And here’s a photo of the whole family in front of a bench that still stands in the garden at Caledon Rd. This was taken around the mid-60s.
Stanley was a much-loved teacher. We’re expecting several Old Paviours at the library. He became Head of English at High Pavement, where he had been a pupil himself, first on Stanley Rd, Forest Fields, then in Bestwood Park. He also helped many writers, including our former sheriff, author Catherine Arnold, who pays tribute here.
I have written about Stanley several times. My favourite piece is the one in the graphic stories book James Walker edited and NUCoL published, Dawn of the Unread. Our friendship began exactly as I tell it in Shelves (Follow the link and don’t miss the extra embedded prose pieces accessed by clicking on the stars.)
Stanley’s novels continue to attract fans, including Nottingham born script writer and novelist, Lee Stuart Evans, who tells us about how he found a first edition of Stanley’s most famous novel, Holiday.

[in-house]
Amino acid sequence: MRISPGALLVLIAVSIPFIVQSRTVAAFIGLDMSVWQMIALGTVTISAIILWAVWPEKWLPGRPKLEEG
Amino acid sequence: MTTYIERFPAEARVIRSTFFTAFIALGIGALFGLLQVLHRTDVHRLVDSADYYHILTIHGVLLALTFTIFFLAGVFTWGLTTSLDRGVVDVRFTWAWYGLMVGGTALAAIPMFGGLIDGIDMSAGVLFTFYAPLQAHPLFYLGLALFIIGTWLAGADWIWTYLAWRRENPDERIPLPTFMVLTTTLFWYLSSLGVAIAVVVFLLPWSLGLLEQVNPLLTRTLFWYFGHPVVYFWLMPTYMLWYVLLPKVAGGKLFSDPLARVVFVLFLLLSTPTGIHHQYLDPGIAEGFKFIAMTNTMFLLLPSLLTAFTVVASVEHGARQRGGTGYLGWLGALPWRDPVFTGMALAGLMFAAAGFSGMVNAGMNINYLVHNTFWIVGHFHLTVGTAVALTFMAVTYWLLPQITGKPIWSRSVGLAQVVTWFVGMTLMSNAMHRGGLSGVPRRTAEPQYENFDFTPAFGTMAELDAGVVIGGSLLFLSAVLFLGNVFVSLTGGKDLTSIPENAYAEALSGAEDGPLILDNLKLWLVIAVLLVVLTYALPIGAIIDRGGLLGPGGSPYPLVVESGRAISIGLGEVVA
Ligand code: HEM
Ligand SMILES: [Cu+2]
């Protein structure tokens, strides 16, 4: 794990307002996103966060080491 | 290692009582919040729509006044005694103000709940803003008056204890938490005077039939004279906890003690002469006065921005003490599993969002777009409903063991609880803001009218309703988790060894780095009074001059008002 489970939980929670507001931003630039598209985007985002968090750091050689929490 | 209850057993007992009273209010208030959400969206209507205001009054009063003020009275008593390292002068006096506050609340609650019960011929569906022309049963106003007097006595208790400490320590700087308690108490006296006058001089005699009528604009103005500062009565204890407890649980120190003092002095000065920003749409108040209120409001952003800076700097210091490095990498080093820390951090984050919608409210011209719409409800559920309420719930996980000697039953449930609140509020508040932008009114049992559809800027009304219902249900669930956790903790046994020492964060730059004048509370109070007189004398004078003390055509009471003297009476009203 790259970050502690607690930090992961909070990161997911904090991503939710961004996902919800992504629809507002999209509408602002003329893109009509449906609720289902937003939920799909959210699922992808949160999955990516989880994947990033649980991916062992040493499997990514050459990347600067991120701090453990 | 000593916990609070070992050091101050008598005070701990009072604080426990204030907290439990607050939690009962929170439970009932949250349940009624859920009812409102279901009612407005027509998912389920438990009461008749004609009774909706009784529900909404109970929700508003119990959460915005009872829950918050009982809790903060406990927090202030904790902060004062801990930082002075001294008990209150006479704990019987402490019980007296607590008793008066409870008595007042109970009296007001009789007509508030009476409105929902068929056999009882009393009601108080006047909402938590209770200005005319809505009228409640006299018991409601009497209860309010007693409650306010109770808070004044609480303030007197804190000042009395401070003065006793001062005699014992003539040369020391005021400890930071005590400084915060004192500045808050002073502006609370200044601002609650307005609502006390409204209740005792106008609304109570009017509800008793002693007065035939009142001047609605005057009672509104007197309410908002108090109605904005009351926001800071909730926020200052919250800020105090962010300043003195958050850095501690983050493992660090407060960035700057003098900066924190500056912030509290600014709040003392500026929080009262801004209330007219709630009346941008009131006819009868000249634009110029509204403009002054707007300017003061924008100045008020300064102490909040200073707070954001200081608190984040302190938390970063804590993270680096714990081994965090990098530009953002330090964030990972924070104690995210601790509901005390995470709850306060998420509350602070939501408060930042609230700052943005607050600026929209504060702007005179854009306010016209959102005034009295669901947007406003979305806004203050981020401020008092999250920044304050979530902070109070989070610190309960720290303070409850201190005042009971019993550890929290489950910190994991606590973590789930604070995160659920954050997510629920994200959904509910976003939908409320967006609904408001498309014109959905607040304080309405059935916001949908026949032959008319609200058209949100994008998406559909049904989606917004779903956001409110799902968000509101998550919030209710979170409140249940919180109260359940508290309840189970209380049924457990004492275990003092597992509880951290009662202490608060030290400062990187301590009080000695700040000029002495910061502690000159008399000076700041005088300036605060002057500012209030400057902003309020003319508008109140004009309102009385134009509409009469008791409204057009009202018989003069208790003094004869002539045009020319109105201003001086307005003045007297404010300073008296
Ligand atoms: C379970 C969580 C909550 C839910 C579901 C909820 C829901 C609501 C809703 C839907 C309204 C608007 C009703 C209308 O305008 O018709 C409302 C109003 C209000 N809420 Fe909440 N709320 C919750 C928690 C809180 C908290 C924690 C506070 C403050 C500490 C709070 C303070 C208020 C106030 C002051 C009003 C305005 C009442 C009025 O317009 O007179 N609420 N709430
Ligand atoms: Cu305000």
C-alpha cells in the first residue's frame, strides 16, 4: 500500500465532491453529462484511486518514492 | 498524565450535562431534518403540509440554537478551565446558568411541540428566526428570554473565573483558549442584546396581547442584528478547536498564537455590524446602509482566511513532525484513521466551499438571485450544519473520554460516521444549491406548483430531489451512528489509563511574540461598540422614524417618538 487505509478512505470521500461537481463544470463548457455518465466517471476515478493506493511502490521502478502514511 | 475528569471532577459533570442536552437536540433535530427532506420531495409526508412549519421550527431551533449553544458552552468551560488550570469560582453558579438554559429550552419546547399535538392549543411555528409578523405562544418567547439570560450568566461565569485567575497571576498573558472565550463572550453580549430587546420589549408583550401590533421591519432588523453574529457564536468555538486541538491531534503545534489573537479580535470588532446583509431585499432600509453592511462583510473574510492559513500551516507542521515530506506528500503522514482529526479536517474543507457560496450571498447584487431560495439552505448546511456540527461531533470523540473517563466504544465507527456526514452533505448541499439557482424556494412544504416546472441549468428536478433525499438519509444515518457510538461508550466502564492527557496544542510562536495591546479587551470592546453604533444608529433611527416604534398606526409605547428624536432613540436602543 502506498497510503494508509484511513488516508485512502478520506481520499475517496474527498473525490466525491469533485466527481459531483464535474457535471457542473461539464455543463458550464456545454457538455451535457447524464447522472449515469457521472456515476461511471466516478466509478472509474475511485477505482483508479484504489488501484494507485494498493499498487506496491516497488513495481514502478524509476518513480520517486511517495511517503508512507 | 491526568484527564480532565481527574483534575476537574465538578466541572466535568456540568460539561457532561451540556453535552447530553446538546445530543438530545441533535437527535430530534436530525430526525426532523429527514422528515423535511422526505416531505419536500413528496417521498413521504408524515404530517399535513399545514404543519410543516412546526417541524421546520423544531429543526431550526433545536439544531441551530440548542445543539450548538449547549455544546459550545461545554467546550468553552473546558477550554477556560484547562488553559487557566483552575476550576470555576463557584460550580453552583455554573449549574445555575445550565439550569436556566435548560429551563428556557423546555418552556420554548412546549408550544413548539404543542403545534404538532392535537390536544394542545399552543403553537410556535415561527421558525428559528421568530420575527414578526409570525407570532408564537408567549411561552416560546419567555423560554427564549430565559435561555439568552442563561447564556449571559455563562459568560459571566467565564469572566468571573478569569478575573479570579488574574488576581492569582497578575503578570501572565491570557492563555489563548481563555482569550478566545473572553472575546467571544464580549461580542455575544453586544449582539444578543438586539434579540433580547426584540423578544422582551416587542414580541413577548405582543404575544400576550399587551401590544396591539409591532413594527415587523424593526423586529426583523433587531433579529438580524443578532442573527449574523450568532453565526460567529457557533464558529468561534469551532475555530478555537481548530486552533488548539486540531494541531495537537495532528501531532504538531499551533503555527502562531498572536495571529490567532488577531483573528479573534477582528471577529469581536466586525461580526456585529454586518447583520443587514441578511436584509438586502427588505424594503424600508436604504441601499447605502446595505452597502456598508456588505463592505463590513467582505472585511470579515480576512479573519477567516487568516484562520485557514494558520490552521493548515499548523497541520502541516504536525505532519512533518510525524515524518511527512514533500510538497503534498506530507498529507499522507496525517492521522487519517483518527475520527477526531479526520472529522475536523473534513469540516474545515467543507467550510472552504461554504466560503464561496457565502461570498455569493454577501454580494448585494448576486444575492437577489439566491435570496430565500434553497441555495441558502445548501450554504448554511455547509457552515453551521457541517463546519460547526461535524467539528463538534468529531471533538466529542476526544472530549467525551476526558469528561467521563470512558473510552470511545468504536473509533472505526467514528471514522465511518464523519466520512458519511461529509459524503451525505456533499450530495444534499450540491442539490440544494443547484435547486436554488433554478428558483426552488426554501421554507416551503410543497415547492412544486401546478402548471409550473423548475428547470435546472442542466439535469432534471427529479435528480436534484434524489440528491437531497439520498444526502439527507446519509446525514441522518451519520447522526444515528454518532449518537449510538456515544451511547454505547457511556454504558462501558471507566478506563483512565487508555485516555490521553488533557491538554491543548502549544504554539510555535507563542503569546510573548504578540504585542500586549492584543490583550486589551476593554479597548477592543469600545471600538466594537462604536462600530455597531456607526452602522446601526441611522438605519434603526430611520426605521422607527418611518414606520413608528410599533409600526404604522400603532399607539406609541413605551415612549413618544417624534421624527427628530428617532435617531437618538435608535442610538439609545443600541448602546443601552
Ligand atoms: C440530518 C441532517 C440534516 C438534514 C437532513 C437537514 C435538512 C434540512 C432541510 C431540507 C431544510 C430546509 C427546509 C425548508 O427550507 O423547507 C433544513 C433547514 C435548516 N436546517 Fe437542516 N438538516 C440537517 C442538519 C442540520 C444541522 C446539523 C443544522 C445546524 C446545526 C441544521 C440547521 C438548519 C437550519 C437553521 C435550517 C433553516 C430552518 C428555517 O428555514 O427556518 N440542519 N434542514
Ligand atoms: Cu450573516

Finally, our honorary president, the playwright Stephen Lowe, tells us why you should read Stanley Middleton:
‘I came late to the works of Middleton but what a joy to discover a truly brilliant provincial writer taking on the major theme of art and society. A writer with the capacity to convey the wonders (and frustrations) of the creation of music, painting, sculpture whilst keeping a sharp eye on the wider world. His description in the Booker Prize Winner Holiday of the working class at Skeggie seaside is one of the most wonderfully observed descriptions of the bucket and spade bank holiday day trippers-at play: a description I can personally vouch for. His writing is always powerfully evocative and humane. It is simply a pleasure. Better late than never.’